Some danish oils are more durable than others, for example, if one has a higher tung oil content, it is likely more durable.
You Need Patience To Work With Danish Oil
As previously mentioned, you will sometimes have to wait days in between layers of danish oil for it to properly cure before you move onto the next layer.
While this might not be a massive problem if it is your finish, if it is just a primer, there are likely more time efficient primers available.
While it will be effective once it has dried, often times people do not want to dedicate the weeks the oil may need to properly dry and cure.
After each coating it is also recommended to sand with a 600 grit sandpaper to get the best results.
Danish Oil Is Only A Viable Option For Bare Woods
Danish oil is only usable on bare woods that have not already been treated.
This is because the stain will need to be absorbed by the porous structure of a bare wood's grain and if there is anything covering this it will be ineffective.
This means that once the oil has been absorbed, as well as changing the woods' appearance, it can also start to effect the strength of the wood which can increase the likelihood of cracks and scratches appearing on the surface.
This is why extra care is recommended when using danish oil on woods like; willow, maple, alder, birch, and basswood.
Danish oil is also recommended to not be used on woodwork that will be used for cutting.
Danish Oil Is Very Flammable
As part of its chemical composition, danish oil is designed to harden upon reacting to the natural environment’s oxygen.
While this is what makes it quite an effective finish, it also means that it is volatile and will become flammable quite easily.
This is due to the liquid blend of hydrocarbons that are distilled with petroleum oil.
This means that you will need to be careful with your surfaces if fire is near as the oily surface of wood covered in danish oil can easily combust.
Make sure to be extra careful with rags that have been used to apply danish oil and make sure to be careful with your surroundings when applying it.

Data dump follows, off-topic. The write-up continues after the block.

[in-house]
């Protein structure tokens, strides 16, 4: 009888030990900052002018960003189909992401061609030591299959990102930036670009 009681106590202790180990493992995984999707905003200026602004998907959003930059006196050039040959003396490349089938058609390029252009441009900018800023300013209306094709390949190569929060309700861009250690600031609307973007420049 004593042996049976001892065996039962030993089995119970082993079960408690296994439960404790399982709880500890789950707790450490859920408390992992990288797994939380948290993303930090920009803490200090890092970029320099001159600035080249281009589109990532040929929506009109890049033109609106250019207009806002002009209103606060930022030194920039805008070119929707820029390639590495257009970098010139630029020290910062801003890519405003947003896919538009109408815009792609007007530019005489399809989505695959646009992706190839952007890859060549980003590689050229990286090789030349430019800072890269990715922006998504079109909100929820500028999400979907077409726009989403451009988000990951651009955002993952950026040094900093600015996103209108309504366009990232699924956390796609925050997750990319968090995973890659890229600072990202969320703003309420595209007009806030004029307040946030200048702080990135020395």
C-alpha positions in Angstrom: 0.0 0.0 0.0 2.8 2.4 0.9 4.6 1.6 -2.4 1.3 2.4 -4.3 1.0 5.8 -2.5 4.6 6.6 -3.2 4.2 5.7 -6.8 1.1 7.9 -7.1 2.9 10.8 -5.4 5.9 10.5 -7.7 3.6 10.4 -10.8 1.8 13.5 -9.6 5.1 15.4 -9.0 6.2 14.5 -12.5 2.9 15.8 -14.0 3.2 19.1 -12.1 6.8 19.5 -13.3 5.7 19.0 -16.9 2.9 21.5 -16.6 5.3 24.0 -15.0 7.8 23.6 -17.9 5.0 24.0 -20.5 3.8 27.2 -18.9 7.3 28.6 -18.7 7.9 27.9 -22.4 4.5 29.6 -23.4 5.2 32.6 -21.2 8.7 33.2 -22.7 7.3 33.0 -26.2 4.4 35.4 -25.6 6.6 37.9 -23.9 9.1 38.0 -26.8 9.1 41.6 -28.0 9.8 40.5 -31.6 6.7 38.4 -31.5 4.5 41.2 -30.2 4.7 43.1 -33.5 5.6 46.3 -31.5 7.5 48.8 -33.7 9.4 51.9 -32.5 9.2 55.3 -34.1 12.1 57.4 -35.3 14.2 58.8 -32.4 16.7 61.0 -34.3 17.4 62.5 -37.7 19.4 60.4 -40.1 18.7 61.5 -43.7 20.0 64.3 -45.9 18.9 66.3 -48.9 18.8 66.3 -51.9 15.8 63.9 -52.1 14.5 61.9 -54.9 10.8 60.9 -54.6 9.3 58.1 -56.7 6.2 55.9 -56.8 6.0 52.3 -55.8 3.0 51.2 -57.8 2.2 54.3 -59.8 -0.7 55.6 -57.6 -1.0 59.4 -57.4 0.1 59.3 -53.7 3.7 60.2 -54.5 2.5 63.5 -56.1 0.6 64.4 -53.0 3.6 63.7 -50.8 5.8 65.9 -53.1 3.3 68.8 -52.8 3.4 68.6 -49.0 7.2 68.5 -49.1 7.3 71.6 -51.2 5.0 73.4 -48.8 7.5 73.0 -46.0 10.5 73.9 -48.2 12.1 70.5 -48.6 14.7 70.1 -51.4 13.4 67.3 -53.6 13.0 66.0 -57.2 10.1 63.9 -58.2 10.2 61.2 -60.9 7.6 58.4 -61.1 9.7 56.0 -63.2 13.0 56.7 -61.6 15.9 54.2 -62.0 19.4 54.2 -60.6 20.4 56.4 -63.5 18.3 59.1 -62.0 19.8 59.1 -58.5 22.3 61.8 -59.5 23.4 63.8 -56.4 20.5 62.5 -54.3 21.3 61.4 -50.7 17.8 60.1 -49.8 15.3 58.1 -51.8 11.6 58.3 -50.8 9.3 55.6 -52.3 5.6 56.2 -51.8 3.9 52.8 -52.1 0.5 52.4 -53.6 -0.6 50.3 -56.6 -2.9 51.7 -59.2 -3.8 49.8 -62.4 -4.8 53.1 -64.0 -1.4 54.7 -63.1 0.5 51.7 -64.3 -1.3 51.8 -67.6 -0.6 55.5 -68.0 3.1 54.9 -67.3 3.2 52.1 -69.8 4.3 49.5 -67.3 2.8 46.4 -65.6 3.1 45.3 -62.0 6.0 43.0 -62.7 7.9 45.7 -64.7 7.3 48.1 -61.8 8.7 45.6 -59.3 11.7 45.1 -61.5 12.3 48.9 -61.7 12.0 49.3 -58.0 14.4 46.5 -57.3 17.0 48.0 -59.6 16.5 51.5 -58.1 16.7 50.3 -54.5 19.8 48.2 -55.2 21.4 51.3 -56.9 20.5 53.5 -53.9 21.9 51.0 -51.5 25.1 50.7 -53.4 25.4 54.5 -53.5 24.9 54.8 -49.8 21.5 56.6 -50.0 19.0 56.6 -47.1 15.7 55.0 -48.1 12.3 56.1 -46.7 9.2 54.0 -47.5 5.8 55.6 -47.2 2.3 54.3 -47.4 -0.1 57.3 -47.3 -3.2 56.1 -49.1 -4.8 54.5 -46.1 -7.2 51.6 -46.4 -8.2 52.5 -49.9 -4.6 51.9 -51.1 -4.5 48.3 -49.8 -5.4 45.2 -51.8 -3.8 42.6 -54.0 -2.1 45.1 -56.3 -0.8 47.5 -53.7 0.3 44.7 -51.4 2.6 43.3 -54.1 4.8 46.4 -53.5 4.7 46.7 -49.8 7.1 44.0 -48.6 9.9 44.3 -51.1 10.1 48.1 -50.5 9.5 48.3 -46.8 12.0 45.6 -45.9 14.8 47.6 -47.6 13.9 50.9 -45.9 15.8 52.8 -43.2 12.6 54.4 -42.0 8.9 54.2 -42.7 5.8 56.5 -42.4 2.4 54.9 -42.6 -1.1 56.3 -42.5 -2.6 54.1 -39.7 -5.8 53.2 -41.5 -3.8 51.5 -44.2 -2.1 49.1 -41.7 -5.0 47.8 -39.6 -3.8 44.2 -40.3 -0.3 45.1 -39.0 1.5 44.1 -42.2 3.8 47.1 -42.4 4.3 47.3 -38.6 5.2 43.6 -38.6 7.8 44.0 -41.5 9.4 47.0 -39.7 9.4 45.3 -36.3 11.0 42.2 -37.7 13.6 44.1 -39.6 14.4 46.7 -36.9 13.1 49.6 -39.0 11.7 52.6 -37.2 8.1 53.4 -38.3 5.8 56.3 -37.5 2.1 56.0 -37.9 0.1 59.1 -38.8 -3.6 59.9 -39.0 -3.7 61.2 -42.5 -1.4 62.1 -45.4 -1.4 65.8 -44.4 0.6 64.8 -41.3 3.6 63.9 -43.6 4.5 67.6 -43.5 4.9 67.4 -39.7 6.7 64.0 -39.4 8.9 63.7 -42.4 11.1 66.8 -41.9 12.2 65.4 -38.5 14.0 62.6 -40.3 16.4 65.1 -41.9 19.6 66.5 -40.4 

Danish Oil Does Not Smoothen The Wood’s Grain
Unfortunately danish oil does not have the smoothing effect that a lot of other finishes have and this is why a sanding is recommended between each layer to get the best results.
If you put danish oil onto an uneven, unsanded surface, the danish oil can actually make these imperfections more obvious rather than covering them up as many people would prefer.
So these are the main disadvantages of using danish oil, so make sure to balance these with the advantages when choosing if you want to use this style of finish on your wood.
Hopefully this article has fully assessed any questions you have about danish oil and let you know if it is correct for what you need it for! If you have any more questions about its use they are likely answered in the FAQ!
Frequently Asked Questions
What Is Danish Oil Usually Used For?
Danish oil is one of the most versatile wood finishing options, and while it needs re application relatively often it is still a very popular choice.
Amongst the objects it is used for it is most popular in use for: wooden handles, cutting boards, utensils and cutlery, worktops, butcher benches, and various types of furniture.
Look at examples of what you want to varnish with danish oil if you are not sure how effective it will be.
How Many Coats Of Danish Oil Are Needed?
This depends on the type of wood you are using and also how high traffic the object you are varnishing is, but on average you will need about 3 coats of danish oil for good results.
Will Danish Oil Work Well On Oak?
Danish oil works amazingly on oak woodwork as it will stop any cracking on the wood's surface as well as enhancing the natural appearance of oak wood surfaces.
It is also a great choice for oak wood floors, but this may need quite a few coats to get a durable finish.
Will Danish Oil Work Well On Pine?
Danish oil is also a good choice for pinewood creations as it will enhance the appearance of the pine and make it much more durable than it would be without the stain protecting it.
It also helps pine retain its color which tends to naturally fade. If you do not want your pine to crack or scratch, danish oil is a great choice.
Is It Possible To Wax Over Danish Oil?
No, you should not wax over a danish oil finish as it will not further protect the oil and will just attract dirt to its surface.
Around 3 coats of the oil will protect it more than any subsequent layers of wax that will just ruin the appearance and attract more dust.